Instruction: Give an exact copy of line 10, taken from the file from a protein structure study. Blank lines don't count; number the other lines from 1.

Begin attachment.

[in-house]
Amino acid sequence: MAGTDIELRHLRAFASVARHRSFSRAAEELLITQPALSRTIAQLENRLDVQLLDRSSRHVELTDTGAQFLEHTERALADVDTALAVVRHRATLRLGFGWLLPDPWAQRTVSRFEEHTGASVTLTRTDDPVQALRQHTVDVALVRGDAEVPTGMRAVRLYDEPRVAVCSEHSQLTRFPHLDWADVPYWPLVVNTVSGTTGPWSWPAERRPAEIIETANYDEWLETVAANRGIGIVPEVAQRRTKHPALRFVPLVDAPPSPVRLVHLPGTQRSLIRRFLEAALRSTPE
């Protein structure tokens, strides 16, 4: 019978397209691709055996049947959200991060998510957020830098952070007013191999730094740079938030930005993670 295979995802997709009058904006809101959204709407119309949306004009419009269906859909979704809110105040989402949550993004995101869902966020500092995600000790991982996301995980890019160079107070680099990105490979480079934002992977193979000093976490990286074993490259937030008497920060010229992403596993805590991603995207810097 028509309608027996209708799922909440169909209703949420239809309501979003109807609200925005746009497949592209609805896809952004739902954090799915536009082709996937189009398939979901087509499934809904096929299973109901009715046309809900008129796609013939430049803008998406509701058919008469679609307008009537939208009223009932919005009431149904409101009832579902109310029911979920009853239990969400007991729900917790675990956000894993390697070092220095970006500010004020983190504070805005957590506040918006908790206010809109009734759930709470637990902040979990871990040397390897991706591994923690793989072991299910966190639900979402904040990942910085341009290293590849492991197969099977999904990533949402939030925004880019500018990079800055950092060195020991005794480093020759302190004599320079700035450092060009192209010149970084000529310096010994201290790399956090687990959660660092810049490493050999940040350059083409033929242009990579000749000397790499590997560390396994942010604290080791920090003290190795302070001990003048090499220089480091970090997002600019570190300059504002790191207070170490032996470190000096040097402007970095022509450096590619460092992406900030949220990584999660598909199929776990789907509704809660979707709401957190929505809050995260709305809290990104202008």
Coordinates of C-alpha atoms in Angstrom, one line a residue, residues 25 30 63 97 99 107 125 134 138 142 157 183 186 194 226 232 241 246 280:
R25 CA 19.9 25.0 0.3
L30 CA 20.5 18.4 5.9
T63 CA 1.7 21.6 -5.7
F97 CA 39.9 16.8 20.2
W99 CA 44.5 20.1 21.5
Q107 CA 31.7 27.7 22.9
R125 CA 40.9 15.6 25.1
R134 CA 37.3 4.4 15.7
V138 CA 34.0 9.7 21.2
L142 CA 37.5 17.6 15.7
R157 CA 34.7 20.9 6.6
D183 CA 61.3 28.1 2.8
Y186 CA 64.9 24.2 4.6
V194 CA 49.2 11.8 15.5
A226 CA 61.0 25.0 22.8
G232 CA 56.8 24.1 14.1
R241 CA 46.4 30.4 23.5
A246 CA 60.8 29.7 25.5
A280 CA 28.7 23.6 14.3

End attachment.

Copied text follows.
Q107 CA 31.7 27.7 22.9